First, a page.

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## 2.3 Proofs of the conservation laws

### 2.3.1 Conservation of momentum

In quantino theory, the electric force of a point charge $q_s$ at the coordinate origin onto a second point charge $q_d$ at the place $\vec{r}$ with the velocity $\vec{w}$ is given by equation (2.2.1.4).The force of a point charge $q_i$ at the location $\vec{r}_i$ with the speed $\dot{\vec{r}}_i$ onto another point charge $q_j$ at the location $\vec{r}_j$ with the speed $\dot{\vec{r}}_j$ is thus

$$\vec{F}_{ij} = \vec{F}_R(\vec{r}_j-\vec{r}_i,\dot{\vec{r}}_j-\dot{\vec{r}}_i).$$ | (2.3.1.1) |

$$\vec{F}_{ji} = \vec{F}_R(\vec{r}_i-\vec{r}_j,\dot{\vec{r}}_i-\dot{\vec{r}}_j).$$ | (2.3.1.2) |

$$\vec{F}_{ji} = -\vec{F}_R(\vec{r}_j-\vec{r}_i,\dot{\vec{r}}_j-\dot{\vec{r}}_i)$$ | (2.3.1.3) |

$$\vec{F}_{ij} = -\vec{F}_{ji}.$$ | (2.3.1.4) |

$$\dot{\vec{p}}_i = \sum\limits_{j=1}^{n} \vec{F}_{ji}$$ | (2.3.1.5) |

$$\sum_{i=1}^{n} \dot{\vec{p}}_i = \sum\limits_{i=1}^{n}\sum\limits_{j=1}^{n} \vec{F}_{ji}.$$ | (2.3.1.6) |

$$\sum_{i=1}^{n} \dot{\vec{p}}_i = 0.$$ | (2.3.1.8) |

### 2.3.2 Conservation of angular momentum

The angular momentum $\vec{L}$ is defined as a cross product of the vector $\vec{r}$ and the momentum $\vec{p}$. For a point charge $q_d$ at the place $\vec{r}_d$ therefore equation$$\vec{L} := \vec{r}_d \times \vec{p}_d$$ | (2.3.2.1) |

$$\dot{\vec{L}} = \dot{\vec{r}}_d \times \vec{p}_d + \vec{r}_d \times \dot{\vec{p}}_d.$$ | (2.3.2.2) |

$$\dot{\vec{L}} = \vec{r}_d \times \dot{\vec{p}}_d.$$ | (2.3.2.3) |

$$\dot{\vec{L}} = \vec{r}_d \times \vec{F}_R.$$ | (2.3.2.4) |

$$\dot{\vec{L}} = 0.$$ | (2.3.2.5) |

### 2.3.3 Conservation of energy

Note: This proof is wrong. The correction can be found here.

The force given by formula (2.2.1.4) depends not only on the distance vector of the point charges $\vec{r}$ to each other, but also on the relative speed $\dot{\vec{r}}$. Furthermore, the force is a central force, but not radially symmetric and therefore not vortex-free. For these reasons, Equation (2.2.1.4) does not represent a conservative force in the original sense. Furthermore, it is not possible to determine the force by means of gradient calculation.
Nonetheless, it is possible to define a formula for the potential energy $V_R$ of a point charge $q_d$ with the inertial mass $m_d$ in the field of a point charge $q_s$. The equation is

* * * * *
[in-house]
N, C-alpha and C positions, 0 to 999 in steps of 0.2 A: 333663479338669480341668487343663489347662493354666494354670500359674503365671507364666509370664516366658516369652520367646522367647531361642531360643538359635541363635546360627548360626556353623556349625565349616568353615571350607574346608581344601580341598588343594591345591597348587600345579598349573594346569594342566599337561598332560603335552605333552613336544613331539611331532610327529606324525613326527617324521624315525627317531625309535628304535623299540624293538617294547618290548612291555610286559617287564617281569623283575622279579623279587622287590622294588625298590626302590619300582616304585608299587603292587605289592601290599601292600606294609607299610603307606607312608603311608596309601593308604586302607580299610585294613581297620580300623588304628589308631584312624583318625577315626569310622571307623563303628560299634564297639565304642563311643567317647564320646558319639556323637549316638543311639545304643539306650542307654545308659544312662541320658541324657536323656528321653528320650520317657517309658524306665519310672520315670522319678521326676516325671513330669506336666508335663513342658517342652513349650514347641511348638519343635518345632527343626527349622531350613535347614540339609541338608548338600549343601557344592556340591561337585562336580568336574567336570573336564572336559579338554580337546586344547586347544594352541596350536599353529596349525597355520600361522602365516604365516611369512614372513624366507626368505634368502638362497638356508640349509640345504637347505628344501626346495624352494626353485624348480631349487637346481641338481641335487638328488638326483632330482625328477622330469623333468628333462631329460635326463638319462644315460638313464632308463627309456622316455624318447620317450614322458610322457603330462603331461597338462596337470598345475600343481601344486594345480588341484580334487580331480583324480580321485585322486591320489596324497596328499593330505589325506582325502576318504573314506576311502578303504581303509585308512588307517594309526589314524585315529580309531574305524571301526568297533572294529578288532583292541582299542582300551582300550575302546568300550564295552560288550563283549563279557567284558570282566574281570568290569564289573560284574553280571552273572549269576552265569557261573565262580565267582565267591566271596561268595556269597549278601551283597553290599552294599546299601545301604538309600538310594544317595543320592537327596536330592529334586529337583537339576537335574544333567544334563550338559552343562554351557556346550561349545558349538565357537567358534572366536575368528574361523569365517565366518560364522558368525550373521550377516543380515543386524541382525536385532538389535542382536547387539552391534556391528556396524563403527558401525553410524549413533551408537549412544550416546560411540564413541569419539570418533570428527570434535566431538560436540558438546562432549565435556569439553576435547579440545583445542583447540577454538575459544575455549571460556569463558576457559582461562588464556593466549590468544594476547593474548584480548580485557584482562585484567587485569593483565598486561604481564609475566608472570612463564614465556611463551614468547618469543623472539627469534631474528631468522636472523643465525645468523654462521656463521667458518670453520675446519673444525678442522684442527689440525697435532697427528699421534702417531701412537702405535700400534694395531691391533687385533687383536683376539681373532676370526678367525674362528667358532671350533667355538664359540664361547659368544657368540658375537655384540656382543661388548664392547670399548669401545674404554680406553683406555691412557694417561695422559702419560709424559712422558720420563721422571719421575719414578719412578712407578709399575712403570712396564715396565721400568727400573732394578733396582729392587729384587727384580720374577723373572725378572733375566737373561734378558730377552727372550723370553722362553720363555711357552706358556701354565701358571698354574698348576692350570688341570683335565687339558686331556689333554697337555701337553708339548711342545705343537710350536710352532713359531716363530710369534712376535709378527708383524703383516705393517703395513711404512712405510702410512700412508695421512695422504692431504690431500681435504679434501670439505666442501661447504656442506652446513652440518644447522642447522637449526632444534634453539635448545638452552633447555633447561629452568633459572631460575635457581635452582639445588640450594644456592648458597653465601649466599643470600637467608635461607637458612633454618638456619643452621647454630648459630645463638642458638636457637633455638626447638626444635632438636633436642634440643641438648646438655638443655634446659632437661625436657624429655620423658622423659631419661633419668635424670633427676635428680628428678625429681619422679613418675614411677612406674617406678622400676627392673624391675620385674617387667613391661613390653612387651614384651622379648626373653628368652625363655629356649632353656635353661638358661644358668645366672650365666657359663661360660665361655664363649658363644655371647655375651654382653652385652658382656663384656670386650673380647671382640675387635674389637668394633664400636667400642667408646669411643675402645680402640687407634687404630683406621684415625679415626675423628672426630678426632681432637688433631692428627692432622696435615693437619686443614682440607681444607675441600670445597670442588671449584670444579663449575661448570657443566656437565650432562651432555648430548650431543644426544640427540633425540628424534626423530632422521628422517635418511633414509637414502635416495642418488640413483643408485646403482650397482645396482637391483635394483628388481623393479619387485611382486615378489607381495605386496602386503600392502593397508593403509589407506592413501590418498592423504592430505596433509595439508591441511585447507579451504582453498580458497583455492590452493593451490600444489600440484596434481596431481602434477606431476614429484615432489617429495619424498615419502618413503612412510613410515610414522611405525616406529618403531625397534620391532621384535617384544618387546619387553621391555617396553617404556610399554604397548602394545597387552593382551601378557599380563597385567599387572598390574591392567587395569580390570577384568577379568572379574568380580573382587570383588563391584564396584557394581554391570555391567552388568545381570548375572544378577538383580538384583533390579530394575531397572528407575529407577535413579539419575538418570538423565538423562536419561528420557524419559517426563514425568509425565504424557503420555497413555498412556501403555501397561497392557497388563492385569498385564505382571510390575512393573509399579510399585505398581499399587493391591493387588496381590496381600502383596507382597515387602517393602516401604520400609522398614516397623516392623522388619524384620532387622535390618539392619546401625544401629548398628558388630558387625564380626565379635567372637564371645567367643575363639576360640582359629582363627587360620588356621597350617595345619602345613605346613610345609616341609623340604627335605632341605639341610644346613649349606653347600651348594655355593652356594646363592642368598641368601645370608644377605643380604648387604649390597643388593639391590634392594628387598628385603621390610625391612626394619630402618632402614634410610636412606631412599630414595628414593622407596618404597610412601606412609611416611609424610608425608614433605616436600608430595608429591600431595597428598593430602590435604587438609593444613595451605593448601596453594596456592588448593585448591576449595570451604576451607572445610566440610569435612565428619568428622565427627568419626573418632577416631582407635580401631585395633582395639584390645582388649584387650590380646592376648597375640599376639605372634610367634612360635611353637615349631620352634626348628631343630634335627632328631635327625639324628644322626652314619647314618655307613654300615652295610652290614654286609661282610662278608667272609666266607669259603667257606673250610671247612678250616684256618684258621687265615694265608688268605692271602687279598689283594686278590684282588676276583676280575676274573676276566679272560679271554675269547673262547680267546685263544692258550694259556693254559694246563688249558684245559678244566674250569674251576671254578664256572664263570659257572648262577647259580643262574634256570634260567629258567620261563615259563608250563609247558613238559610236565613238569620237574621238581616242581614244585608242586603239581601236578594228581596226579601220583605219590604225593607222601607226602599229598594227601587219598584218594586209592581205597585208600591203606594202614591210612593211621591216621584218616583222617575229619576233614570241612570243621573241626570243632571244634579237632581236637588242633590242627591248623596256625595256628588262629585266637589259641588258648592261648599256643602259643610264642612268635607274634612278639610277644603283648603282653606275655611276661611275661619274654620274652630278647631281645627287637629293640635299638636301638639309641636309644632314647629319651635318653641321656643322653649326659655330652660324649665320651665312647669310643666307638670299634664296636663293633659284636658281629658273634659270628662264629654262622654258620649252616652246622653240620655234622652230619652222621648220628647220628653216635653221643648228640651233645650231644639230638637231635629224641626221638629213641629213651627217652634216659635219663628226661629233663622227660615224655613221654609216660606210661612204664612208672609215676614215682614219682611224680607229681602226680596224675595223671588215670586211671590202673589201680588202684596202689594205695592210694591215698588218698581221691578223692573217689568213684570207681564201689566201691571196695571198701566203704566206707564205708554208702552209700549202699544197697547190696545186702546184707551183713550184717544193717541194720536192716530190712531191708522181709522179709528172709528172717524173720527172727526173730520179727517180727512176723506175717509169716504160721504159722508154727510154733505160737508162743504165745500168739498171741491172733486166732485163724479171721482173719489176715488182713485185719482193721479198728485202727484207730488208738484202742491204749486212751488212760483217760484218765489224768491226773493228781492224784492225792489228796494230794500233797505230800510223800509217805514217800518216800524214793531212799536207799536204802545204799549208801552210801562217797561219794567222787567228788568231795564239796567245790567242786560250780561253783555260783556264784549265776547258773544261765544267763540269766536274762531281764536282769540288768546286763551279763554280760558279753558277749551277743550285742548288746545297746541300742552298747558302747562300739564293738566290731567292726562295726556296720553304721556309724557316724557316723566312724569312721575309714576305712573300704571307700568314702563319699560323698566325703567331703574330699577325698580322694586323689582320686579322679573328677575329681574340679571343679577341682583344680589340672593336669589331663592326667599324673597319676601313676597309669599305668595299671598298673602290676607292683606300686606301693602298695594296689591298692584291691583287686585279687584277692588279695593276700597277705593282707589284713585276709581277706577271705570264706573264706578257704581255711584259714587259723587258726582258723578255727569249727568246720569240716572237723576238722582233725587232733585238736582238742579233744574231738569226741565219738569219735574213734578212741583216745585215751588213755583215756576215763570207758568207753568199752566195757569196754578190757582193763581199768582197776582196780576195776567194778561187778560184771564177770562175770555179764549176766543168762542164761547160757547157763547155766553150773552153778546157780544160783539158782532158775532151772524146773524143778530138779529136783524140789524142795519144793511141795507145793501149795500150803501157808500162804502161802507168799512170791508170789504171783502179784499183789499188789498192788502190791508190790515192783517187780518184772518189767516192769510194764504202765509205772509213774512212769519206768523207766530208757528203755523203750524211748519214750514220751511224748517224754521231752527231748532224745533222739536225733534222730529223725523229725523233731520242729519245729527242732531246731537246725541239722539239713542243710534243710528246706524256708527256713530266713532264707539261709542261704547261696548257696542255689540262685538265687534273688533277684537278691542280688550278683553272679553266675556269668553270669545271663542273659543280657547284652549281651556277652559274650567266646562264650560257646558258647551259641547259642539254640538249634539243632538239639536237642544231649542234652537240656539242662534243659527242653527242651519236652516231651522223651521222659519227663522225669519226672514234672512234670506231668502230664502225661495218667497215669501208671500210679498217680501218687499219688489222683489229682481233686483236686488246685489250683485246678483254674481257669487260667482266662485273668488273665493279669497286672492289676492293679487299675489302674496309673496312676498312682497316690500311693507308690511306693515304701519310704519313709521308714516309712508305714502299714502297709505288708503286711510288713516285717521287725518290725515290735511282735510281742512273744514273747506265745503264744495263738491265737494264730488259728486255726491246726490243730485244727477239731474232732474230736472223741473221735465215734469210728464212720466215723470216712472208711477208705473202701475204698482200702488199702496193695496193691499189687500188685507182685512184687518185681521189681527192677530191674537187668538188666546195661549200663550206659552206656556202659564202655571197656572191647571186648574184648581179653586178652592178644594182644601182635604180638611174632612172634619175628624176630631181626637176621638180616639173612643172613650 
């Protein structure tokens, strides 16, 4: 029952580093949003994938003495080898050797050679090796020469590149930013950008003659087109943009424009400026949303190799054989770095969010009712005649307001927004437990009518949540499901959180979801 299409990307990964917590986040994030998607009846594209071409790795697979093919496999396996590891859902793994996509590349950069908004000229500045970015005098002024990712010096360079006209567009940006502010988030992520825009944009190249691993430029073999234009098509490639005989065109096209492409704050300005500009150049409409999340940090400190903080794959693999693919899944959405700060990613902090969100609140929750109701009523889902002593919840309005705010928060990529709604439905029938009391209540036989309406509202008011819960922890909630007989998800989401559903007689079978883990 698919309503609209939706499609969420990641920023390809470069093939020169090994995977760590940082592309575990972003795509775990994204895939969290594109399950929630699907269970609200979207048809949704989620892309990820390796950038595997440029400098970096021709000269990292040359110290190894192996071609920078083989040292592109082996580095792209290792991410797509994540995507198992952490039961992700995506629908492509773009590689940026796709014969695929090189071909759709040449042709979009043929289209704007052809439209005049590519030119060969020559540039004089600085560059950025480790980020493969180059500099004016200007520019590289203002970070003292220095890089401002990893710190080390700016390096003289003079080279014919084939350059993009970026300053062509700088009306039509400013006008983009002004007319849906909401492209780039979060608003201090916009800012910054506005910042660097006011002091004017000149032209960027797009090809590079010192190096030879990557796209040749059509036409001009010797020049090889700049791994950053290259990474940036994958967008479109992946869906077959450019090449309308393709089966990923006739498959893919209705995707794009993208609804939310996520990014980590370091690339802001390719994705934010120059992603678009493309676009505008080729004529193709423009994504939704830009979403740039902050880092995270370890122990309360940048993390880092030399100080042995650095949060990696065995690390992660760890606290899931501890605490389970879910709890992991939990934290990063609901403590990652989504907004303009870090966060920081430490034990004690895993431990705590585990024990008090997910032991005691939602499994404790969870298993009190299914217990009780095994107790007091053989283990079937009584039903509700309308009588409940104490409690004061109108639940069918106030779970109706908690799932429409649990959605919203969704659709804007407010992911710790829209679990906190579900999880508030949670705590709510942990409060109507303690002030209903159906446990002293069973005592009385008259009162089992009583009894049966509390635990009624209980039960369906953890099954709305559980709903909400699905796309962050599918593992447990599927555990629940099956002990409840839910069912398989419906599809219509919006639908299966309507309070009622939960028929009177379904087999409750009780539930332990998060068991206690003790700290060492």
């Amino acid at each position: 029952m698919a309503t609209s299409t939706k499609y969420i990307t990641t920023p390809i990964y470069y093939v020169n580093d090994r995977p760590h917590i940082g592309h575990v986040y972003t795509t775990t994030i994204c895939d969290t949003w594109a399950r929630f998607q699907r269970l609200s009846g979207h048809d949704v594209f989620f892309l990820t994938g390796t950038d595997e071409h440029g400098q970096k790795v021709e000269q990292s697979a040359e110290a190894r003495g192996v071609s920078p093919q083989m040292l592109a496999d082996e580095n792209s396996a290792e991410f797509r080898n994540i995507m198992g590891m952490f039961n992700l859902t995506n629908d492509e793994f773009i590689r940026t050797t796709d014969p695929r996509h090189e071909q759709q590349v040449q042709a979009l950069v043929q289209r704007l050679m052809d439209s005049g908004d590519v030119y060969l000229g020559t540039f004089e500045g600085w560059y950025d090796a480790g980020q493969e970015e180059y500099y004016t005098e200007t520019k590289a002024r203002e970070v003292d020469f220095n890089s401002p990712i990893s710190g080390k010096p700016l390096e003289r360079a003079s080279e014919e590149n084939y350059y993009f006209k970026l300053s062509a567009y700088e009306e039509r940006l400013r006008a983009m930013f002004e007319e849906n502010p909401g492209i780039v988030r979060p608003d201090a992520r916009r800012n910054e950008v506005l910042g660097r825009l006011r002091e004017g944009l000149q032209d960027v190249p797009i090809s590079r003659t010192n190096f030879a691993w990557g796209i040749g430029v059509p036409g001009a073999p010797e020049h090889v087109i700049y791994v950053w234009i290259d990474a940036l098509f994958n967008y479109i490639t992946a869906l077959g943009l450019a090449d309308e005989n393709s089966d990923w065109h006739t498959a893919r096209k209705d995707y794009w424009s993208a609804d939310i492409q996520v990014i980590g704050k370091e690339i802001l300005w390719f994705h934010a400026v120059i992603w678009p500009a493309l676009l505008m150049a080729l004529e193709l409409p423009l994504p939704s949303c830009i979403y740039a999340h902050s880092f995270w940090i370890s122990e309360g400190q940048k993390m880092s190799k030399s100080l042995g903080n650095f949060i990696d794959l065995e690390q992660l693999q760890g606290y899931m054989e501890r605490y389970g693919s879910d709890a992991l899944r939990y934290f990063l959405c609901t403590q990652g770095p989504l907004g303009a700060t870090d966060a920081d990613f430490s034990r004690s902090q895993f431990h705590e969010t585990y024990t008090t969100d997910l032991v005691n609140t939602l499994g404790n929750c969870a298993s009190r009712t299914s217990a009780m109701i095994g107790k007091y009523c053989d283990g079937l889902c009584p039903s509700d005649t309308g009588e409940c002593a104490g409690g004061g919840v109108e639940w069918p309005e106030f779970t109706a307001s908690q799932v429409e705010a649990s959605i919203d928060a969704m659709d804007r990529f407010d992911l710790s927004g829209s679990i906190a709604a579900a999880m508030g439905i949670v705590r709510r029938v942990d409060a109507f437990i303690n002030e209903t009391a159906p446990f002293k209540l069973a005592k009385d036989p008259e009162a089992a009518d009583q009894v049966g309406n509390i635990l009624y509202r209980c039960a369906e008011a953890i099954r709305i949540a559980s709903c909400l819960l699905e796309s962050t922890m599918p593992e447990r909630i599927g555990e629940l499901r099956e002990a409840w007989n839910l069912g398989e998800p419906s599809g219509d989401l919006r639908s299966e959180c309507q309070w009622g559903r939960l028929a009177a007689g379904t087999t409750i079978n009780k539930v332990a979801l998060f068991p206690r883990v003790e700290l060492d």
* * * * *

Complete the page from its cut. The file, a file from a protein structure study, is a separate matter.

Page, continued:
In order to show that equation (2.3.3.1) is actually the potential energy of the charge $q_d$ in the field of the charge $q_s$, we take advantage of the fact that the conservation of angular momentum has already been proven. This makes it clear that the movement of the point charge $q_d$ always takes place in the same plane. For this reason, the task is inherently two-dimensional, which makes it possible to express $\vec{r}$ in cylinder coordinates

$$\vec{r} = \left(\begin{matrix}\rho\,\cos\left(\varphi\right) \\ \rho\,\sin\left(\varphi\right)\end{matrix}\right).$$ | (2.3.3.2) |

$$r = \rho,\quad\dot{r}^2 = \rho^2\,\dot{\varphi}^2 + \dot{\rho}^2\quad\text{and}\quad\dot{\vec{r}}\,\vec{r}=\dot{\rho}\rho.$$ | (2.3.3.3) |

$$\dot{V}_R = -\frac{q_s\,q_d}{4\,\pi\,\varepsilon_0}\left(\frac{1}{\rho^2} + \frac{\dot{\varphi}^2}{c^2}-\frac{\dot{\rho}^2}{2\,c^2\,\rho^2}\right)\,\dot{\rho}.$$ | (2.3.3.8) |

$$\dot{V}_R = -\vec{F}_R\,\dot{\vec{r}}$$ | (2.3.3.9) |

$$\vec{F}_R = m_d\,\ddot{\vec{r}},$$ | (2.3.3.10) |

$$\dot{V}_R = -m_d\,\ddot{\vec{r}}\,\dot{\vec{r}} = -\dot{T}$$ | (2.3.3.11) |

$$T(\dot{\vec{r}}) = \frac{1}{2}\,m_d\,\dot{\vec{r}}\,\dot{\vec{r}} = \frac{1}{2}\,m_d\,\dot{r}^2.$$ | (2.3.3.12) |

$$\dot{V}_R + \dot{T} = 0.$$ | (2.3.3.13) |

$$\dot{\mathcal{E}} = \dot{V}_R + \dot{T} = 0$$ | (2.3.3.14) |